Postcard of Princes Park, early 1900s
A postcard of a snow covered Princes Park. 1910
Postcard of Princes Park early 1900s
Princes Park was the concept of Richard Vaughan Yates (1785-1856) a member
of a prominent Liverpool family who commissioned Joseph Paxton (1803-1865),
head gardener to the Duke of Devonshire at the time, to design and ‘lay
out’ the new park.
Yates bought 90 acres of land from the Earl of Sefton, 50 acres of which were
to form the central park. His idea was to use the remaining land to build
exclusive housing which would help finance the park.
The original plans showed for the provision of 10 or more terraces but only
Princes Park Mansions, the longest and 3 to 4 shorter ones were built. Individual
villas replaced the other unbuilt terraces. These properties had the added
attraction of rear gardens leading into the park site. The central area, including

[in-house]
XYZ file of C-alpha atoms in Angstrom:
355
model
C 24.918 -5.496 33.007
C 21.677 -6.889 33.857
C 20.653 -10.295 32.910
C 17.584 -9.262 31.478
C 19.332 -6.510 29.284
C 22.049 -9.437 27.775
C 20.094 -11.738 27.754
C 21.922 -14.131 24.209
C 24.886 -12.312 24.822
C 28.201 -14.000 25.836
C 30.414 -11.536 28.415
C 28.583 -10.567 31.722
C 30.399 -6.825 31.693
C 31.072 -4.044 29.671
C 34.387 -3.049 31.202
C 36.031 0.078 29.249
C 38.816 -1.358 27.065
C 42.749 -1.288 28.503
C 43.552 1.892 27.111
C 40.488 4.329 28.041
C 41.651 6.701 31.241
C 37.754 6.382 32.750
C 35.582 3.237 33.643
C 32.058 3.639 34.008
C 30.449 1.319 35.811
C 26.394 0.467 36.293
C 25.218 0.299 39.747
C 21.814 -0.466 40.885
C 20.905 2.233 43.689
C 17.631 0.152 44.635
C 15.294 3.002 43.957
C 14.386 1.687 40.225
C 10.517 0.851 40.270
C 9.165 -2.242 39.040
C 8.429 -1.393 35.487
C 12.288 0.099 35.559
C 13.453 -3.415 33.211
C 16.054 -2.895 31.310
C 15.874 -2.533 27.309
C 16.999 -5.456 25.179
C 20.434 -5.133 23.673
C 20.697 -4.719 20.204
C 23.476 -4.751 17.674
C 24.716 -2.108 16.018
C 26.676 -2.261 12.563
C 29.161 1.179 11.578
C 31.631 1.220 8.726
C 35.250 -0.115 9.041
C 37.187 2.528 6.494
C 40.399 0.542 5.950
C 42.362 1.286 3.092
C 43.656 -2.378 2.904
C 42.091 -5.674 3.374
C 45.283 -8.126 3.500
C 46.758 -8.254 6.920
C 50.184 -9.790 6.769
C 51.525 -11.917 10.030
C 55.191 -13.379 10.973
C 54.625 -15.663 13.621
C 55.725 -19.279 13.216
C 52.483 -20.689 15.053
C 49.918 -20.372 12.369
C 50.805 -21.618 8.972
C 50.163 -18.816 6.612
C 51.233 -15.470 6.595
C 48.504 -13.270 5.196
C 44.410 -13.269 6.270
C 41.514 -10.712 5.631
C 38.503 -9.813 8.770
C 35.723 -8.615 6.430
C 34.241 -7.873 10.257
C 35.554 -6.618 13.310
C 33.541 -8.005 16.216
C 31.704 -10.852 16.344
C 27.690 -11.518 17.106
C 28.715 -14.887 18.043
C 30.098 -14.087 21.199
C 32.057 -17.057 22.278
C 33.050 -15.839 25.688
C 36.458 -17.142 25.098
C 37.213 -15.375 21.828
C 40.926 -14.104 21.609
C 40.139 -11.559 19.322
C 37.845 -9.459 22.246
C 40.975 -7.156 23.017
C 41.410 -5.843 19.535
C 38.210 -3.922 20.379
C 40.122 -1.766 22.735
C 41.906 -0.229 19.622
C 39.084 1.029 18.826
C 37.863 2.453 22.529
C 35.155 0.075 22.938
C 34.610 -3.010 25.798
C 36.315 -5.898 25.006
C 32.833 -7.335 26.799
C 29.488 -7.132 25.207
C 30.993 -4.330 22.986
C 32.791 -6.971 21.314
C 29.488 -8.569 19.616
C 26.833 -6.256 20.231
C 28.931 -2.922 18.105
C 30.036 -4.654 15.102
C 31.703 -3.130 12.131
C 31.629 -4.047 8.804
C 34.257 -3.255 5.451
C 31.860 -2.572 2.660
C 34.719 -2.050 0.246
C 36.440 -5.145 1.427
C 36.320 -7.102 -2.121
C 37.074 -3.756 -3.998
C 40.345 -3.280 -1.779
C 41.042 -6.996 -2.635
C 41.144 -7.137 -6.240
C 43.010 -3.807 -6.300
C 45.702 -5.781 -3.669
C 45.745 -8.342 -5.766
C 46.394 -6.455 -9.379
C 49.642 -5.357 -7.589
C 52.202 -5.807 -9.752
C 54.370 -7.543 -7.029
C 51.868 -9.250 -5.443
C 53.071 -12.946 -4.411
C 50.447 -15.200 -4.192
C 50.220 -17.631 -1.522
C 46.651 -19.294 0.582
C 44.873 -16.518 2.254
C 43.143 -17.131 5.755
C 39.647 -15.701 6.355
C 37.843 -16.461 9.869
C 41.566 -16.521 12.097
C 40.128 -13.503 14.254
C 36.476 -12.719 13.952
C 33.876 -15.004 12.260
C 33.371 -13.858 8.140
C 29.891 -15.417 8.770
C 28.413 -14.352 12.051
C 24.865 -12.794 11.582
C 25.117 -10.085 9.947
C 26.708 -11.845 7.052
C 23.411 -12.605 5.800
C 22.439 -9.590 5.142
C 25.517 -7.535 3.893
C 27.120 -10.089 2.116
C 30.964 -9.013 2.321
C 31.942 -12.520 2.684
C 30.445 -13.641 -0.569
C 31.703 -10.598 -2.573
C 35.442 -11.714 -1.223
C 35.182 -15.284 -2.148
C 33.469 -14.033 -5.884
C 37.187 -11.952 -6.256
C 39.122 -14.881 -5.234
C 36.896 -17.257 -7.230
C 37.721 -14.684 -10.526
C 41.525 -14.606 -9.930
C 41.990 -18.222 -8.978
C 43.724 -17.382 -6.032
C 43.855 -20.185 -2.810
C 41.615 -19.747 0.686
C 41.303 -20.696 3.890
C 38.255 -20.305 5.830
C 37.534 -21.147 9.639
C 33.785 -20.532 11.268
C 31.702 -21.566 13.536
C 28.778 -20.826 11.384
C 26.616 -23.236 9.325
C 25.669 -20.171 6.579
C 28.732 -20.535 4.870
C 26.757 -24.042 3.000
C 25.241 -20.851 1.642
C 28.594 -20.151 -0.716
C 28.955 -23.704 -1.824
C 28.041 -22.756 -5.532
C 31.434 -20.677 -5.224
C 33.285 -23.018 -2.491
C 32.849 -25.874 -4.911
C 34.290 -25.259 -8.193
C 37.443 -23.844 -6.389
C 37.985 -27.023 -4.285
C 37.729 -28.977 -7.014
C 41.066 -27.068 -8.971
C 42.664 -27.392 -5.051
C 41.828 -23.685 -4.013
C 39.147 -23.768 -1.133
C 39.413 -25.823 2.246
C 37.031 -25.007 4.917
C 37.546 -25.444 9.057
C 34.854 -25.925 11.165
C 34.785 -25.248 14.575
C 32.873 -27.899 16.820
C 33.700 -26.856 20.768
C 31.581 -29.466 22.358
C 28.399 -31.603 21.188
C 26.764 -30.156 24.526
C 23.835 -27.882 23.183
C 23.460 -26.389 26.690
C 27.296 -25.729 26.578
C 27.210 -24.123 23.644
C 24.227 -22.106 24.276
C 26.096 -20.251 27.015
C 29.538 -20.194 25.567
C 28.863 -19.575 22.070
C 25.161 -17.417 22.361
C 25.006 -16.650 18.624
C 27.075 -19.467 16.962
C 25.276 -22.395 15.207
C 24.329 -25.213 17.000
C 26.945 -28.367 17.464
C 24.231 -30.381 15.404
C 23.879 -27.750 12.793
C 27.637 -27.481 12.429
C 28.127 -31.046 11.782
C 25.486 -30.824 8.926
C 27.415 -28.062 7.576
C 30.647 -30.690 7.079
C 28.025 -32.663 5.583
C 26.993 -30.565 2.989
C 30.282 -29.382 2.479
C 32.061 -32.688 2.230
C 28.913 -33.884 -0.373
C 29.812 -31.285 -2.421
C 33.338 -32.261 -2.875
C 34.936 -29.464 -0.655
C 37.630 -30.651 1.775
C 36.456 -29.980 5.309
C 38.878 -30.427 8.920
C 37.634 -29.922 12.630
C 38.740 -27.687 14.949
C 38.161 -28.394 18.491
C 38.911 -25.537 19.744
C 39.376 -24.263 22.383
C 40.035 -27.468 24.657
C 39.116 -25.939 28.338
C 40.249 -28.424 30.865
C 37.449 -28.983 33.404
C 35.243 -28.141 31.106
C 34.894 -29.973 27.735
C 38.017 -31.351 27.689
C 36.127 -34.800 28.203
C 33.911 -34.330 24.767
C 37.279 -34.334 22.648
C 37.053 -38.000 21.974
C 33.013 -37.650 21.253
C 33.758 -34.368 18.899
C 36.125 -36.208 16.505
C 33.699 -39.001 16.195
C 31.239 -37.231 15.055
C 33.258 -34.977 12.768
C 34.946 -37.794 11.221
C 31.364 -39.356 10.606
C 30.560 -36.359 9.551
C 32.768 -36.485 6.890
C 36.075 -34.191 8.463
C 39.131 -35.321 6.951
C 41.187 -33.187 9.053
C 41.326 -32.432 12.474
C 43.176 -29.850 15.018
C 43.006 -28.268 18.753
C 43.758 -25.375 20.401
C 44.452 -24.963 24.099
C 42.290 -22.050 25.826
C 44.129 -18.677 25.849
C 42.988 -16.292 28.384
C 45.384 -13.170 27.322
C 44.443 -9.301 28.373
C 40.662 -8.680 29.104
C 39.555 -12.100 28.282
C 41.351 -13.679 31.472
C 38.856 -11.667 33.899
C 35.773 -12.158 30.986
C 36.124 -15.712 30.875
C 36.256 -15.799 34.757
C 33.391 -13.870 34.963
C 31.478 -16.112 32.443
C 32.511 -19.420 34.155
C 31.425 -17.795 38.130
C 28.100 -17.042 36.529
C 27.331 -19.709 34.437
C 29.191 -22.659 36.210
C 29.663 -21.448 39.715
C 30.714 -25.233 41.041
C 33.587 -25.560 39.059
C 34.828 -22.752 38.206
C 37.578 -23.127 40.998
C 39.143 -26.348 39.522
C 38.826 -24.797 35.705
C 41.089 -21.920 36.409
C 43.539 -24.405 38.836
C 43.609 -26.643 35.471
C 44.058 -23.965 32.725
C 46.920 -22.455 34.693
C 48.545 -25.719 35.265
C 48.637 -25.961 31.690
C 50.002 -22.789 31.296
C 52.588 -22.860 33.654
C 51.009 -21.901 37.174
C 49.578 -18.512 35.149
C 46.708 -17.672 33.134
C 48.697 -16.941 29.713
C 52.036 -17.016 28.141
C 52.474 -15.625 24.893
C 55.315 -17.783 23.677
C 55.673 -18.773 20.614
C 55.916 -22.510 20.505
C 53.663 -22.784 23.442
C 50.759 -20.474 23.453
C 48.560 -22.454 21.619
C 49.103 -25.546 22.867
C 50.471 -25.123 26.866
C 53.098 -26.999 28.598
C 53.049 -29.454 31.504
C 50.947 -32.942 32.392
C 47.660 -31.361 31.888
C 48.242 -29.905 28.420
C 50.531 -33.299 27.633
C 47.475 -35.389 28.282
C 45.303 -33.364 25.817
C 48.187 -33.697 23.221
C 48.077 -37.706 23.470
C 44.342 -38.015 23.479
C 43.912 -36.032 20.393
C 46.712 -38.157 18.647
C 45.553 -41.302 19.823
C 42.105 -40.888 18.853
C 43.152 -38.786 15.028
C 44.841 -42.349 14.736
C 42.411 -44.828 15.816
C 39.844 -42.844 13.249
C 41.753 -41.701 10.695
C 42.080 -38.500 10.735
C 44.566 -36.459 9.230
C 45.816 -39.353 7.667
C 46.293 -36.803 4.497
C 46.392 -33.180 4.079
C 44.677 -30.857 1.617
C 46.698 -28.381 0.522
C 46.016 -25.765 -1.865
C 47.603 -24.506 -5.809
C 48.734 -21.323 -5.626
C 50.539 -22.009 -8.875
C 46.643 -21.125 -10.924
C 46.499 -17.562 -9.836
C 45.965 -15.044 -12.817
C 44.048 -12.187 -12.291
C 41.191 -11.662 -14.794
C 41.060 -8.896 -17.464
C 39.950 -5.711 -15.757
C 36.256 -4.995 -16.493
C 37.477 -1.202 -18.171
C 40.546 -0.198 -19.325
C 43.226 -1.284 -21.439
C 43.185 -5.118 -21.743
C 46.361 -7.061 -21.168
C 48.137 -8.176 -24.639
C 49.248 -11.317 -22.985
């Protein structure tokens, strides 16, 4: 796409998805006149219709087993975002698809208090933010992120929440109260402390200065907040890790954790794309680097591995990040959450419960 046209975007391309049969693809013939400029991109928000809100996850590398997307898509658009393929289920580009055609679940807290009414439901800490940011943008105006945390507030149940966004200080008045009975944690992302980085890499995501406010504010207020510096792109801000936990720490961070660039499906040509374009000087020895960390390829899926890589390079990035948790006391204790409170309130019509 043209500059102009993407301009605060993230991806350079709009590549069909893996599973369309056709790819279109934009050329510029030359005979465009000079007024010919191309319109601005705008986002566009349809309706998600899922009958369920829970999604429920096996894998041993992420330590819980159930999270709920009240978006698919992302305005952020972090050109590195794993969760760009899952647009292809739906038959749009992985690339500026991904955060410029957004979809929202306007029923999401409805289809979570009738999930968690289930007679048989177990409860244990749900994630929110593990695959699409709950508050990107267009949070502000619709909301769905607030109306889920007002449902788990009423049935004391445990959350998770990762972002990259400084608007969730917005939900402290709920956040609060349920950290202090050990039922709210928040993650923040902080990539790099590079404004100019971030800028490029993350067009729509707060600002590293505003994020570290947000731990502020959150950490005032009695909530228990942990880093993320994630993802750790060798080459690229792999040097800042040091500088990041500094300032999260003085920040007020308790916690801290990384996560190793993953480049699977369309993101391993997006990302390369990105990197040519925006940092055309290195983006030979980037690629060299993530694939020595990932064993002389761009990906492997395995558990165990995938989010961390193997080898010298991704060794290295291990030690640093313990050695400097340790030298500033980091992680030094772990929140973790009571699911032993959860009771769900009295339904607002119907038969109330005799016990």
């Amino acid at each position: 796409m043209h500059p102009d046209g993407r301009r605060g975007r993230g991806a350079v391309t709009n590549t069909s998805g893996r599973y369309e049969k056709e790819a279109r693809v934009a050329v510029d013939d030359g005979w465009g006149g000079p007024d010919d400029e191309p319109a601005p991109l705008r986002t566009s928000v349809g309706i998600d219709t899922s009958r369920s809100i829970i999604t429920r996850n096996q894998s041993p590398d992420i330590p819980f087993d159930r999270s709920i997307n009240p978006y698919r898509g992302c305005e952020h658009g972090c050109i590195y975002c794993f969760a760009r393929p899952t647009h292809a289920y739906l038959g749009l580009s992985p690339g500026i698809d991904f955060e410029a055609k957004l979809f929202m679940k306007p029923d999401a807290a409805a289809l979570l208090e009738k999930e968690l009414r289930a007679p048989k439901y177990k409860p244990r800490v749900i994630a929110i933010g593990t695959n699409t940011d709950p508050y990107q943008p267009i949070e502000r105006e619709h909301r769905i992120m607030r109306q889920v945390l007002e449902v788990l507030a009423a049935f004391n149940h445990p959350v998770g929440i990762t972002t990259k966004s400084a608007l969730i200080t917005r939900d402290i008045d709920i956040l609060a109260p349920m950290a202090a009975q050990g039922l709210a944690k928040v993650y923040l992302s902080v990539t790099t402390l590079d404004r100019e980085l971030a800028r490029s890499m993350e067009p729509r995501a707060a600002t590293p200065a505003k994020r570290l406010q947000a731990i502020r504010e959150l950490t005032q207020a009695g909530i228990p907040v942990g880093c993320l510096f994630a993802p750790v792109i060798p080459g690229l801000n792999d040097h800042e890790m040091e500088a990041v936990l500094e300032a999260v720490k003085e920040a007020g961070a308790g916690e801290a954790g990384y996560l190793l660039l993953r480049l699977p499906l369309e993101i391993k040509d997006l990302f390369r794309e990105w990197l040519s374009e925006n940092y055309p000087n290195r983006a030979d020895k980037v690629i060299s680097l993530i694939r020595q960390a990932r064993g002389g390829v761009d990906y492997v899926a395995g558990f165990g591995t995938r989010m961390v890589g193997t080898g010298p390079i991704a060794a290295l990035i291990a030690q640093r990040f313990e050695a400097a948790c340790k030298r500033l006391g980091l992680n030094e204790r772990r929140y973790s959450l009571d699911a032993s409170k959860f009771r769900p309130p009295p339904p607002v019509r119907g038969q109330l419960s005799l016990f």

the lake, was for the exclusive use of the residents who possessed keys to
gain access. The general public were not allowed in this area so making it
a ‘private’ park. The park was opened in 1843 but it was not until
1918, after much financial wrangling and dispute that it passed into the hands
of the City Council and became open to all.
The Park Today
Although some of the original features have unfortunately been lost, the impressive
‘sunburst gates’, designed by Sir James Pennethorne, and a monument
of red polished granite to Richard Vaughan Yates erected in 1858, can still
be seen. The park features a lake and children’s play area. Princes
Park is included on the English Heritage Register as a Grade II* park.